For those unfamiliar with the Canary Island, Lanzarote is the fourth largest of the coastal paradises, measuring in at 846 km² of exotic joy. It’s a landscape sprinkled with palm leaves and white sand, doused in the heat of the hot sun and painted with the warm glow exuding from the azure waters that glide across the coast.
If you’re lucky enough to visit, it’s worth equipping yourself with some knowledge of where to go, what to do, and, ultimately, how to live it up in style.
Before you hit the beaches, you’ll need to find a place to rest your head. There is a range of gorgeous Villas in Costa Teguise to choose from, an especially good options for parties of four or more.
Of course, if money is no object, why not enjoy the royal treatment at Lanzarote’s five-star resort, located on the Southeast shoreline. It’s a subtropical realm of euphoria, with swimming pools and restaurants galore, not to mention its own shopping district.
What Lanzarote is best for. The ‘Playas’ are scattered over every edge of the island, so it can be hard to choose the best one if you don’t know what to look for. The biggest, most ‘touristy’ beach on the island is the Playa de lasCucharas, running alongside Costa Teguise, fully equipped with cafes, parasols and surf schools.
For a more secluded fantasia, why not try the likes of Playas de Papagayo? It’s located Southeast, and it is downright beautiful, boasting some jaw-droppingly clear turquoise waters and secluded caves. It has an admission fee, but its worth it for fine sands and – if you’re after that kind of thing – a hidden nudist beach.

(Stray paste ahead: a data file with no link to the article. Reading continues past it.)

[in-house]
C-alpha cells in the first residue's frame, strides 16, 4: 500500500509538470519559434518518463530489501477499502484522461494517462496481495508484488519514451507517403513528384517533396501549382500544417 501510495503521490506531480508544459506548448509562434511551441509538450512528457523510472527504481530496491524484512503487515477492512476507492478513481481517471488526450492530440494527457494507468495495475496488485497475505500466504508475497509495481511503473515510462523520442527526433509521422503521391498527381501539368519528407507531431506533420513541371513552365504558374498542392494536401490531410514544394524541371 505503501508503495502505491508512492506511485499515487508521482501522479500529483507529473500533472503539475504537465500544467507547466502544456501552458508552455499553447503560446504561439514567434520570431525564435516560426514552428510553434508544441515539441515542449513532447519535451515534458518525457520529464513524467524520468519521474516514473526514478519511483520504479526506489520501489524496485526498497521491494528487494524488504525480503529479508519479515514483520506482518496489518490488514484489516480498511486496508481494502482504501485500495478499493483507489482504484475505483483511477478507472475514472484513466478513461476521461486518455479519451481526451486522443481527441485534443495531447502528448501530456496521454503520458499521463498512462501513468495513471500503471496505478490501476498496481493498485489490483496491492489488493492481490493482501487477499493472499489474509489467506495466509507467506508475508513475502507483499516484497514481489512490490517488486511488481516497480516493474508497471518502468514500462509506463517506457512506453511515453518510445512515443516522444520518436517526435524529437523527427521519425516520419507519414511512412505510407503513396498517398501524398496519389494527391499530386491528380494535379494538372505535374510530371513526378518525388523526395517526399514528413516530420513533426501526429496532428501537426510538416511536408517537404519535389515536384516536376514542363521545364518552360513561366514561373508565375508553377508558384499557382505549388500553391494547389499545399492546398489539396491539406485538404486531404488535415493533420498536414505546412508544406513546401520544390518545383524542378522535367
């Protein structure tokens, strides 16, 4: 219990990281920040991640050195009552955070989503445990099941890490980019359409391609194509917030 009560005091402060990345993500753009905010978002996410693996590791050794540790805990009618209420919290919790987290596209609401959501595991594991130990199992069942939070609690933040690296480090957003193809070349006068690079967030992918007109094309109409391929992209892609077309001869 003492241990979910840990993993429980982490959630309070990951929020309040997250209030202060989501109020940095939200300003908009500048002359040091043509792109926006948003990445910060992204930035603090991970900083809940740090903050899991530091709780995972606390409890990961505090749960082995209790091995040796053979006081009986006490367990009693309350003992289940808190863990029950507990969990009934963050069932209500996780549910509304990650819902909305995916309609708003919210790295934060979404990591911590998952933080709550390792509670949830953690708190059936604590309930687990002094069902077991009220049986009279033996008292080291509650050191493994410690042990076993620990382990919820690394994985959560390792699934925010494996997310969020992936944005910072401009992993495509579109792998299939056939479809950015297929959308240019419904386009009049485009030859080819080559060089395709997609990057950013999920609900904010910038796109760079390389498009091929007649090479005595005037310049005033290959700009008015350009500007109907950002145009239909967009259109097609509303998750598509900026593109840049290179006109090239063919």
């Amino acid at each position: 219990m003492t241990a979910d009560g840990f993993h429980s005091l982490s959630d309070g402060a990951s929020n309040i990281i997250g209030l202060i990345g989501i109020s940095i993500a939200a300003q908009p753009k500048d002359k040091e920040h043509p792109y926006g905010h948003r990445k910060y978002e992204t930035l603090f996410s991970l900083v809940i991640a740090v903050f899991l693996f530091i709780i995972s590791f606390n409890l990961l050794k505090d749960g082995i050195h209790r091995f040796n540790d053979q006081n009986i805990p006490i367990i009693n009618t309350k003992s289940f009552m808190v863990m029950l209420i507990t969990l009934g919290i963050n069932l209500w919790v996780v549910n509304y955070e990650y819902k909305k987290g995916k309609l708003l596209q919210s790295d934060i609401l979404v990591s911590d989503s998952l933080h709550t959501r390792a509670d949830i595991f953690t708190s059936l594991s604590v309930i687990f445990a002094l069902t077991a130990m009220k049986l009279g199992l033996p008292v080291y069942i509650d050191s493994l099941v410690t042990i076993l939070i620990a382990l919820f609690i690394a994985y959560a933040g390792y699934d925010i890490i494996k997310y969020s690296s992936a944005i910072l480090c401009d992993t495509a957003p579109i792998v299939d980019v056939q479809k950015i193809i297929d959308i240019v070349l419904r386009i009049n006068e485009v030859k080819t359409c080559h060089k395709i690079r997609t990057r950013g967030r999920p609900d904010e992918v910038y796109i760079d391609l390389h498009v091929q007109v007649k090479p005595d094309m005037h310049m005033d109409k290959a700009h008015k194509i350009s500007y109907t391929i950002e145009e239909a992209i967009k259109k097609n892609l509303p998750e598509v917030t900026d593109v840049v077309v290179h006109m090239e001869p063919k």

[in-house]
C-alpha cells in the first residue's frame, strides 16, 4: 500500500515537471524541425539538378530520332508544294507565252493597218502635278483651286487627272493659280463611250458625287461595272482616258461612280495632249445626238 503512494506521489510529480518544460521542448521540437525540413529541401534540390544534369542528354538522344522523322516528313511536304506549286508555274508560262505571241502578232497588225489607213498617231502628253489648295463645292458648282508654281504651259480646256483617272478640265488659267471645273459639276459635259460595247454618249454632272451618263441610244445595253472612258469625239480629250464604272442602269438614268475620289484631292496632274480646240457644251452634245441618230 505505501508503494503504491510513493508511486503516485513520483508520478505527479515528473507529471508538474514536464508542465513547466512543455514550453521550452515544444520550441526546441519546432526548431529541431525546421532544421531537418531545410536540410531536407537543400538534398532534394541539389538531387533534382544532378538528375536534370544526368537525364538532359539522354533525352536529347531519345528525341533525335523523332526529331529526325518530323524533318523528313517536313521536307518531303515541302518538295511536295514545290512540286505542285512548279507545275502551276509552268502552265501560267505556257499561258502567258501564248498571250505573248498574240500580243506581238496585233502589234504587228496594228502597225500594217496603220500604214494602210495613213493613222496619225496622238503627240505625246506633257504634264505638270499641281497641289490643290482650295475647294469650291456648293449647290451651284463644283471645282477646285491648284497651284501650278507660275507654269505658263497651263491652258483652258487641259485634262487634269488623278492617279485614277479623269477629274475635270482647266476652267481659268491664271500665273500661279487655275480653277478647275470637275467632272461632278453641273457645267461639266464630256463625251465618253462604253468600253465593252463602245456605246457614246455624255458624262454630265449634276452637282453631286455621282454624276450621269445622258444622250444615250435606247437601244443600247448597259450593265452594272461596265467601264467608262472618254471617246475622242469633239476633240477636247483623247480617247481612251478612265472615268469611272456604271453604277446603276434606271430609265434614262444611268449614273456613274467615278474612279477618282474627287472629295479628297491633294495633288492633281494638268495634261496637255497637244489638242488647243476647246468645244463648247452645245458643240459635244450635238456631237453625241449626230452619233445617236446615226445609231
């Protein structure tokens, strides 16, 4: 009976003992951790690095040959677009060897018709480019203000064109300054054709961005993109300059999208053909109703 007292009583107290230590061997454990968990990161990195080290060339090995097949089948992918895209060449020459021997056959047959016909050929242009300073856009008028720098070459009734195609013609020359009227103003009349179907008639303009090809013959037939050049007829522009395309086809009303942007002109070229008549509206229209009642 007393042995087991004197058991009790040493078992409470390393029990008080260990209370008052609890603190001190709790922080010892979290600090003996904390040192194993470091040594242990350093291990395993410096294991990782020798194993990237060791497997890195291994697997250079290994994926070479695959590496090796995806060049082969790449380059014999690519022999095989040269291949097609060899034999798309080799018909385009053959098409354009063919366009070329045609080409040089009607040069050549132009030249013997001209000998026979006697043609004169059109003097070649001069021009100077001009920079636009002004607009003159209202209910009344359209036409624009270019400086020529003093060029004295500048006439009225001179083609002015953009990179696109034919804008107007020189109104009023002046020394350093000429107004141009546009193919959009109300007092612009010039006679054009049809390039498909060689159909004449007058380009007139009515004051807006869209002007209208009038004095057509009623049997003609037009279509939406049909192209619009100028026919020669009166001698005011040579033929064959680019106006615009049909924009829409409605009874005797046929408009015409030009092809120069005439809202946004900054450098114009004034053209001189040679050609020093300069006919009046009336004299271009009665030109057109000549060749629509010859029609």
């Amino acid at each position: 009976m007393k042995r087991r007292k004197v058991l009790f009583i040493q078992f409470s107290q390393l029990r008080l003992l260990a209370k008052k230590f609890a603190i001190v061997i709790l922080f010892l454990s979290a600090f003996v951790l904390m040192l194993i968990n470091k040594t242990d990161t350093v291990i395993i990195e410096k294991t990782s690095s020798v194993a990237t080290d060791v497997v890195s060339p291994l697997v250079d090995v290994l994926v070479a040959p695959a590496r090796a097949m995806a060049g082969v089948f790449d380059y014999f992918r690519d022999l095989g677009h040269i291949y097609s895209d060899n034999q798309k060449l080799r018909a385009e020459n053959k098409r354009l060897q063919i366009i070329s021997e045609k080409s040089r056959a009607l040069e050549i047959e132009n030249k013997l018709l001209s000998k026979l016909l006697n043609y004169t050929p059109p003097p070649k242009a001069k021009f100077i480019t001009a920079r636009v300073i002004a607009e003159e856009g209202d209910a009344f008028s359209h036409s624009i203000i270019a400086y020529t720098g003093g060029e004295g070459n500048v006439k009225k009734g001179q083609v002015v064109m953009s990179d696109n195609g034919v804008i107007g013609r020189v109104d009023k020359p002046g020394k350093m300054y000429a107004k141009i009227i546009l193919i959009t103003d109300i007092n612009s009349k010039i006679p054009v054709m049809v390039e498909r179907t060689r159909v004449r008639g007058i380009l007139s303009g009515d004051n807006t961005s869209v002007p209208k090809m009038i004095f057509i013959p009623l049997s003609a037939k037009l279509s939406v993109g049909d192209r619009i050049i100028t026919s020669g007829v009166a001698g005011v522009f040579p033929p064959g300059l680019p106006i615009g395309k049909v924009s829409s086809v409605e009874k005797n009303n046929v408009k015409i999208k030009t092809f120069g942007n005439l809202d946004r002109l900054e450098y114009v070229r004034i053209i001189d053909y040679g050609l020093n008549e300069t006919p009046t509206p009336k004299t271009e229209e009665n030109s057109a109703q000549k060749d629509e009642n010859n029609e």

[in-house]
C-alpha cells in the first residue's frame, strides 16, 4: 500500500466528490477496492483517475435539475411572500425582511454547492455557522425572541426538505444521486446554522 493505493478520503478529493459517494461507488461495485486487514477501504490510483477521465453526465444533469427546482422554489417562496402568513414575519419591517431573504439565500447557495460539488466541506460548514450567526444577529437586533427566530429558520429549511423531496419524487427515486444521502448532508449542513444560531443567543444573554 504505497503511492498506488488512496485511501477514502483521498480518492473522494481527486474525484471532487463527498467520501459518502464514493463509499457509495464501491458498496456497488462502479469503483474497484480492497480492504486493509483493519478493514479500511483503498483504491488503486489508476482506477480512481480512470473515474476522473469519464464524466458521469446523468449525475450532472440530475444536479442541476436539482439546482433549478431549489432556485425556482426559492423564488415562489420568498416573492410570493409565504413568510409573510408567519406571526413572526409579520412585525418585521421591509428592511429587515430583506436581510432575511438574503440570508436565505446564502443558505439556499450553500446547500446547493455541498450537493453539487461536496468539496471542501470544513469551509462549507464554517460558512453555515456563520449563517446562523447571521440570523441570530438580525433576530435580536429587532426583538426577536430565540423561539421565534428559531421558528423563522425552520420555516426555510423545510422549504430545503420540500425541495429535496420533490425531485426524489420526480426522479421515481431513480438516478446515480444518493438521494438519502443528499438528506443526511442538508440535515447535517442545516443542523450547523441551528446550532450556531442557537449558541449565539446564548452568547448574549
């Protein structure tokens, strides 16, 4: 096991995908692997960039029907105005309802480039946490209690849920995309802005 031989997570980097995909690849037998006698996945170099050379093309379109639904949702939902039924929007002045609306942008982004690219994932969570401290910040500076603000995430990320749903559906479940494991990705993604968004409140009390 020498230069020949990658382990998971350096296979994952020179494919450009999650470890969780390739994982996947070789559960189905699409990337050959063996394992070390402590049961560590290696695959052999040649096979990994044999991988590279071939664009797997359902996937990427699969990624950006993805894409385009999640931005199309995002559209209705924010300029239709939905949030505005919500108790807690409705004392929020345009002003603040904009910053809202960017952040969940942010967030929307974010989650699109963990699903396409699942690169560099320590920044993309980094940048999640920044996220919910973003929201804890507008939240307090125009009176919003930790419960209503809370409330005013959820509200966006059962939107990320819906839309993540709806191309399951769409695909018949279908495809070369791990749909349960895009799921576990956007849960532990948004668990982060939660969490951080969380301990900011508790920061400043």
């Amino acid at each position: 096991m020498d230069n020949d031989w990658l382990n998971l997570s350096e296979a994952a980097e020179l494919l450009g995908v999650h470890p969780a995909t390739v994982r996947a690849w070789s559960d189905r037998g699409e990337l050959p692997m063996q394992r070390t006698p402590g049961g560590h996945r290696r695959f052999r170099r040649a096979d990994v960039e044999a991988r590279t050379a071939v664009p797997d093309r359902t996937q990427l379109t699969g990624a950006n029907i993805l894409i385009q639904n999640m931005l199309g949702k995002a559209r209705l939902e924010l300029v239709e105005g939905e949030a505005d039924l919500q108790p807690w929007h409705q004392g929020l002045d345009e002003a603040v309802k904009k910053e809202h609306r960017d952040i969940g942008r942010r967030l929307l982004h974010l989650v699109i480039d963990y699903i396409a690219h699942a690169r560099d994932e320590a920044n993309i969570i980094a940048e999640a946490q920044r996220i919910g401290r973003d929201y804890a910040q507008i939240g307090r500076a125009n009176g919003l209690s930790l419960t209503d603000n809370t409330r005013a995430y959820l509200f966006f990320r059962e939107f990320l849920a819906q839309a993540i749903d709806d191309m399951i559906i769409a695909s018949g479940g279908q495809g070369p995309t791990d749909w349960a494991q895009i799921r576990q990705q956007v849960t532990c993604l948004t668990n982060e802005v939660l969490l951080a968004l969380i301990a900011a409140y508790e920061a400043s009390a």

You’ll be glad to know that Lanzarote is jam-packed with things to see and do. Kick things off with the Timanfaya National Park in the Southwest, a volcanic formation where 600⁰C geysers roar and quality food is cooked with geothermal heat, served at the residential El Diablo Restaurant.
If you’re a fan of the artist César Manrique, then you need to check out both the Cactus Gardens and the beautiful Jameosdel Agua. Also worth noting is the natural though unorthodox beauty of El Golfo, a lagoon coloured emerald green by the organic algae that inhabits it.
Though there is an abundance of buses and taxis, it is actually a lot cheaper – not to mention far more convenient – to rent a car, from as little as €15 a day. Low fuel costs mean that, if you’re planning on really exploring the island, a car rental is the most economic way of doing so.